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Living History 2011

With all the gloomy news about cutbacks, grant cuts and austerity it seems fair to expect a bleak year ahead for Living History and anything that doesn’t involve the forthcoming Olympics in 2012. However it isn’t by any means all doom and gloom, so especial praise for free events Read more…

Rationing: Real Women and the Home Front

It’s about time I moved nearer to the present in articles about the past. There are all sorts of sites that itemise how rationing worked during World War 2, but I want to try and give an idea of how it felt to live in the period when ration books reappeared in 1939. Read more…

Weird but Wonderful: Potato Pie

Cold potato pie

The heavy pastry crust is a hangover from the earlier pastry 'coffins' which were used as containers for interesting fillings

Potatoes are nowadays such a staple ingredient in the U.K. that it’s difficult to imagine life – or traditional English meals -without them. There’s a huge variety nowadays, offering different colours, flavours and textures (floury, waxy) and availability all through the year. So it’s even more surprising to discover that when they were first brought back to England they weren’t an overnight success. When they first made their appearance in the latter part of the 16th century people were used to cereals cooked in their pottage, and bread of varying qualities with their meals. This was either served to accompany dishes, or sliced and served under meaty dishes as sippets which could absorb the meaty juices. So the poor potato had no clear role or position to fill, and chips were yet to be invented… Read more…

Washday Blues: how did they keep clean?

    Until fairly recently washing was a difficult and physically demanding job.  In the Tudor period outer garments belonging to the wealthy could not easily be washed, only brushed and aired for freshness, sometimes being hung in the approach to a (private rather than communal) garderobe so that the ammonia fumes would disinfect clothes from infestations.  The fine fabrics;  silks,  brocades and velvets, Read more…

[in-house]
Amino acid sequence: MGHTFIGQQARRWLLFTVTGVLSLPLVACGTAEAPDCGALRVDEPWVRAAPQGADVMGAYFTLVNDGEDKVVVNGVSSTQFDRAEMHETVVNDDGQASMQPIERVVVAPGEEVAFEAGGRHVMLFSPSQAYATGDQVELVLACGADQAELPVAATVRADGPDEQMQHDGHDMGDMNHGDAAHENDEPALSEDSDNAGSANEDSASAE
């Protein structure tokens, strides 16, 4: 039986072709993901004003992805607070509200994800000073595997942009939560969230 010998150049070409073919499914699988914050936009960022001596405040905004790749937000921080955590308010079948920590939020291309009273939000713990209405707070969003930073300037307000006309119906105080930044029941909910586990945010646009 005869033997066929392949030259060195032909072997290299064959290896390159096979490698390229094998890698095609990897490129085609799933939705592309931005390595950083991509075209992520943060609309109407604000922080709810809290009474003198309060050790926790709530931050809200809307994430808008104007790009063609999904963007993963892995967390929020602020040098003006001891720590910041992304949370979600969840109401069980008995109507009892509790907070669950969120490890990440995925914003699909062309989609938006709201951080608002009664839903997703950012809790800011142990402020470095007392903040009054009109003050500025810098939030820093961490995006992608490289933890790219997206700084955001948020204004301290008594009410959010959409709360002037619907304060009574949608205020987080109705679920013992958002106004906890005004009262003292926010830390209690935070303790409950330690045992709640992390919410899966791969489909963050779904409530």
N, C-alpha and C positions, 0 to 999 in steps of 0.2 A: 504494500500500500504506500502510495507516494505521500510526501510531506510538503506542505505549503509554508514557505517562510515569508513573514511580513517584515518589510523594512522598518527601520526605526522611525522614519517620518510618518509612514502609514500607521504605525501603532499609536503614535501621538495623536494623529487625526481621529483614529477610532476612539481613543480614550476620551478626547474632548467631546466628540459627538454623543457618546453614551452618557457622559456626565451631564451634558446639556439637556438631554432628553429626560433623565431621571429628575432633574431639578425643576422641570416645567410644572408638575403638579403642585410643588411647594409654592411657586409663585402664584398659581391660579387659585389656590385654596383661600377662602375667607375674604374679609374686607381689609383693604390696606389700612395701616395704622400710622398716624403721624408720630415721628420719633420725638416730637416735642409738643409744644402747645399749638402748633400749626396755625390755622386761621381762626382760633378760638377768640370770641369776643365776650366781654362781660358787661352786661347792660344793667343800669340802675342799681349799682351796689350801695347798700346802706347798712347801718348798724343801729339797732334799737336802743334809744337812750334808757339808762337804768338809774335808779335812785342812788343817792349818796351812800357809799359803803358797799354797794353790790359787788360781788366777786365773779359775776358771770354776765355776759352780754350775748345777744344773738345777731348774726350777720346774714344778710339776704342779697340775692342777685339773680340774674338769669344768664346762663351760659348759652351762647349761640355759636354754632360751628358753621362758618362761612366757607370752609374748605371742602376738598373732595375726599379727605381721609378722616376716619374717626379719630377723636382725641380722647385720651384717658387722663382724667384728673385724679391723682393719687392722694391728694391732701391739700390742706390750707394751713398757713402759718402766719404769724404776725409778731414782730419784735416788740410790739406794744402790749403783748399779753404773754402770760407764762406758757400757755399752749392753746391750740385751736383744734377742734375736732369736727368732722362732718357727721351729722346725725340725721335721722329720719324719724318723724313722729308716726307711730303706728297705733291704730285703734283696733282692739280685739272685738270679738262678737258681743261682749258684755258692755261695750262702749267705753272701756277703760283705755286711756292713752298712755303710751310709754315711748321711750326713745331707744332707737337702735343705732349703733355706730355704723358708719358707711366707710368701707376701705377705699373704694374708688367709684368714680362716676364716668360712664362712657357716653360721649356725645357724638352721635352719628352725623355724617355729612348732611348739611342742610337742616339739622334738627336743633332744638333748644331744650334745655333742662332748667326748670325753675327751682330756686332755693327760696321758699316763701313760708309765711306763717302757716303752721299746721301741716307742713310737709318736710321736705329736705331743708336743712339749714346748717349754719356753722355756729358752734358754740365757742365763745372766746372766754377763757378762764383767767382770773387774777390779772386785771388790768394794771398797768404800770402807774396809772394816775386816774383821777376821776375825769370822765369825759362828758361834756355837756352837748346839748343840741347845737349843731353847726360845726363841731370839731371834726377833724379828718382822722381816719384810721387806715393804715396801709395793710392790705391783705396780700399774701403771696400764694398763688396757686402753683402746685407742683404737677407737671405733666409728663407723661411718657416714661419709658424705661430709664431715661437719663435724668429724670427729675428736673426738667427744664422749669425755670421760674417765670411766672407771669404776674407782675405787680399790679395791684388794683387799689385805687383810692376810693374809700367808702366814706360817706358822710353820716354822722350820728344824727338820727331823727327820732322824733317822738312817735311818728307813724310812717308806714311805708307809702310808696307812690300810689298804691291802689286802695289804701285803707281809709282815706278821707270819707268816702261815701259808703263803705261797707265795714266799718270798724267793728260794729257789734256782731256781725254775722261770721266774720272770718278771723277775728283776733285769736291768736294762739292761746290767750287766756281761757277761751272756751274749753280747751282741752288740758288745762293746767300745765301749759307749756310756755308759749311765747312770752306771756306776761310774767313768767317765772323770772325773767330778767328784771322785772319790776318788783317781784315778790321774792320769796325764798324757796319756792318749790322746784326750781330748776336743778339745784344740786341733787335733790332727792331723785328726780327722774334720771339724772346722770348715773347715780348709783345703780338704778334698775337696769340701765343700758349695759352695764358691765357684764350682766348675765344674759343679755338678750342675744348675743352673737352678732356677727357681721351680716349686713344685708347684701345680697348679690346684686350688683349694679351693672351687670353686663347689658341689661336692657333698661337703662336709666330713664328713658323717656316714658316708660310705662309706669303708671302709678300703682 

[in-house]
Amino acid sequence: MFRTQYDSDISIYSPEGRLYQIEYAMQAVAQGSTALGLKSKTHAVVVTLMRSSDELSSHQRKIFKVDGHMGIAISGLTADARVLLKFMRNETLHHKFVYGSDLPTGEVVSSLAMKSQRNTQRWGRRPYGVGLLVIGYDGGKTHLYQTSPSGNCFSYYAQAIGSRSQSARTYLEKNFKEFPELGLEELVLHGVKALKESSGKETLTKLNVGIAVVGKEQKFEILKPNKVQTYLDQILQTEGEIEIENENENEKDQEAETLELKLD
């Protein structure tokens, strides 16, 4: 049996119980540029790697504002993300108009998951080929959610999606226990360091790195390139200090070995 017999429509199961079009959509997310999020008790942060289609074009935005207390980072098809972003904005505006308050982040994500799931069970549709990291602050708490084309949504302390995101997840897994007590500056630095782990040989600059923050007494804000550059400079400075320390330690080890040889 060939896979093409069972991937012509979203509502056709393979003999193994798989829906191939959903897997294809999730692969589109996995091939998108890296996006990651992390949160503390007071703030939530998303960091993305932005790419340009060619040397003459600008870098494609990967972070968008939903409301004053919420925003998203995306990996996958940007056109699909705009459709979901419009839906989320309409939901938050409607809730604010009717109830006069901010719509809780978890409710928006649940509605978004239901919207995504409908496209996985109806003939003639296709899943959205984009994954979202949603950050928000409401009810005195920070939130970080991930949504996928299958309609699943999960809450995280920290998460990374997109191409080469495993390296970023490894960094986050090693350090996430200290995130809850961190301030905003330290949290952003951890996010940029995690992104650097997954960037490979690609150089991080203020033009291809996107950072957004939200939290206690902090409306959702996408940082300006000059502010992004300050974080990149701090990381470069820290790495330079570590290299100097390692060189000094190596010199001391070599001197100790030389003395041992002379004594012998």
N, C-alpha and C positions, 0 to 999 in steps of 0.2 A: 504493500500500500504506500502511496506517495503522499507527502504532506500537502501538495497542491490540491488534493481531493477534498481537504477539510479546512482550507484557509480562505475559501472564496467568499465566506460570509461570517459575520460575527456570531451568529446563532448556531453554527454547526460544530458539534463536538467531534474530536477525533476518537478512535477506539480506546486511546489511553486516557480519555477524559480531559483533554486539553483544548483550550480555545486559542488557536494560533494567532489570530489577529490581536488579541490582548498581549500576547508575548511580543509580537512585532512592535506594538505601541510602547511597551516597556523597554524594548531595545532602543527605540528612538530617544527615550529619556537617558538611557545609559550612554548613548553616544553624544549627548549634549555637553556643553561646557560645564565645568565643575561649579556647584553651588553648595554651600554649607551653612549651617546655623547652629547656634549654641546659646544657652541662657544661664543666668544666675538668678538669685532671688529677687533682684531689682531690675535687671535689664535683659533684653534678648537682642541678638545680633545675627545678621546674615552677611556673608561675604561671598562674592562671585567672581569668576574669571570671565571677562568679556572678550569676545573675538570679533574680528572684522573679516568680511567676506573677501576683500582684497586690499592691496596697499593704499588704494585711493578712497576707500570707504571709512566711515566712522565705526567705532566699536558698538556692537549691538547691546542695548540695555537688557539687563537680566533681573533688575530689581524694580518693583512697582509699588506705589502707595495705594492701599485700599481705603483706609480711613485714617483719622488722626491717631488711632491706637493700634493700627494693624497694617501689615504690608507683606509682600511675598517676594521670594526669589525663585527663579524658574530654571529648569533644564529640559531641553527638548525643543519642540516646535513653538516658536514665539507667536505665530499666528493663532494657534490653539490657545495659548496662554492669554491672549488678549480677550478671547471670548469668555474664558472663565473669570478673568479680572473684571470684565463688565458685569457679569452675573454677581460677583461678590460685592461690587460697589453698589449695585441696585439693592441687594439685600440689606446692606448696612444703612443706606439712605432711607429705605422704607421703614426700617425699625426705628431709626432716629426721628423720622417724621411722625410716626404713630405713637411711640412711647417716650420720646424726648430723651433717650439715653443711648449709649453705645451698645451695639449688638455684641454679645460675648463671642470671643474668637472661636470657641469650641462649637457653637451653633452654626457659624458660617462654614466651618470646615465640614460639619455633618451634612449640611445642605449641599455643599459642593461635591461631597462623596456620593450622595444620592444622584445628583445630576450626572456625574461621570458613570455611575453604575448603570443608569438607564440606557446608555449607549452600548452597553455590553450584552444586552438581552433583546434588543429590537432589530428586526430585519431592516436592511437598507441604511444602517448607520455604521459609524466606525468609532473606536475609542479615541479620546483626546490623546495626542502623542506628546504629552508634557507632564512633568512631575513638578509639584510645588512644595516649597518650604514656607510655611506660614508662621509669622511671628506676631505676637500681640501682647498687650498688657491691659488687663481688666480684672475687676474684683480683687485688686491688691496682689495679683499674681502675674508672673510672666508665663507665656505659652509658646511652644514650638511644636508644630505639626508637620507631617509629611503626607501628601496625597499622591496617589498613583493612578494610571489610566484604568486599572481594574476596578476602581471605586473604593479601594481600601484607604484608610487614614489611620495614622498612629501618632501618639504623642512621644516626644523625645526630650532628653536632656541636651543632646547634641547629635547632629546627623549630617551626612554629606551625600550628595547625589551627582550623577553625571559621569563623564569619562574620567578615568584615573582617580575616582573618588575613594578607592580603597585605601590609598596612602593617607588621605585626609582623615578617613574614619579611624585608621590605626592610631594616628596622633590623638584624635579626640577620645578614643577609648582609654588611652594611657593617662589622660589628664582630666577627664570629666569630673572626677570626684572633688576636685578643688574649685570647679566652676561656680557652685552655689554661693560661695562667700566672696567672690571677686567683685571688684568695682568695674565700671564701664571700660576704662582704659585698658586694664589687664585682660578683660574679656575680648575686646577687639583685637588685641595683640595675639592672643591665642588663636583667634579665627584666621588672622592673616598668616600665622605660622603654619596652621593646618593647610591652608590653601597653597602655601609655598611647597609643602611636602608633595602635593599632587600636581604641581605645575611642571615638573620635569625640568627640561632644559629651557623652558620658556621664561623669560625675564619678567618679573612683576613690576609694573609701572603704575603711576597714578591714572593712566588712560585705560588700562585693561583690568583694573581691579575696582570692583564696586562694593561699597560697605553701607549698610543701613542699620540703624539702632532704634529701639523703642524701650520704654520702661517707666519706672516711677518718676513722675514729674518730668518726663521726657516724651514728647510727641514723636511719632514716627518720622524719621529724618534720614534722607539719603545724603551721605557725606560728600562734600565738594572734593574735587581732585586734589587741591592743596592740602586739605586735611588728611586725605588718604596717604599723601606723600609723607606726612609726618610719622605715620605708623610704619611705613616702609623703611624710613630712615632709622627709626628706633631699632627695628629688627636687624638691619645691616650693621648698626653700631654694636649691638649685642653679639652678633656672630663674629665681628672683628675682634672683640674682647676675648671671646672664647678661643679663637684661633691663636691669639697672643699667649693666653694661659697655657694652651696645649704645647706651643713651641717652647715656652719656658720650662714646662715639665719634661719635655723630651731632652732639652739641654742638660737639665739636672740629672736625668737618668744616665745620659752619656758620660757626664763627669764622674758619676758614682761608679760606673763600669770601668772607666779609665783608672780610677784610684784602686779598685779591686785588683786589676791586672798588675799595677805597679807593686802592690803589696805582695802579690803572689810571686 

Traditional Nursery Rhymes

It seems a pity that these are going out of fashion. Children today, according to the media, can recite advertising jingles and sing television tunes, but are losing the words of ‘Baa Baa Black Sheep’ and ‘Humpty Dumpty’. They lack relevance or purpose, we’re told, not to mention political correctness. I would dispute their lack of relevance: many of them started life as lampoons or summaries of events, and sum up past events in very few words.  They ridicule kings and politicians with equal enthusiasm and many of them have lasted hundreds of years with the words varying through the generations. Read more…

Marchpane revisited

As there has been quite a bit of interest in the article on marchpane I have  added a footnote to it, showing the new one that was made for the Tudor Christmas at Christchurch Mansion, Ipswich. It allowed me to play with my interest in the use of symbols and visual compliments during the medieval and Tudor periods. Nowadays life is comparatively bland, with the nearest comparison being in the use of logos and branding with which we associate products. However, in the past when literacy levels were proportionately lower, visual symbols held more significance and were found in the food of the wealthy as well as in art.

I hope it may provide a starting point for someone else to develop their ideas to make their own marchpane, perhaps to mark a birthday, wedding or christening.

Our Curious Christmas – its Traditions and their Origins

Christmas is a time for tradition, when many of us choose to do things the same way year after year; that is both the blessing and the curse of the season. Often, trying to put our customs into some sort of perspective can be quite liberating. This will be a quick romp through some English Christmas habits with an attempt to give their origins. Obviously, with ideas that have developed over centuries, there are variations, geographical limitations and differences of opinion. Please feel free to comment if you think I’ve gone wildly wrong and you know better. Read more…

Marvellous Marchpane (marzipan)

Have you ever given a thought to that rich gooey layer nestled between the actual Christmas cake and the decorative icing that coats it? Nowadays it no longer has its original importance, sitting centre stage as a statement of wealth, and for most of us it simply comes in a plastic coated pack, used without thinking. However, its antecedents go back to the Romans who made a confection of almonds and egg whites, and it reached its zenith in the late Middle Ages and the sixteenth century before losing its role as a status piece at the banquet. Read more…

All TORM'd out

This weird phrase is in frequent use by re enactors at the moment; what does it mean? Read more…

Hallowe’en

It’s that time of year again. The shops are full of pumpkins and dressing up outfits. Shelves are groaning under all the sweets and cakes and on Sunday the door will reverberate to knocks and thinly disguised threats unless placatory offerings are made. It’s all become more reminiscent of Saturnalia; the ancient Roman festival that falls during December when roles were reversed and the young and the servants ruled the roost. Read more…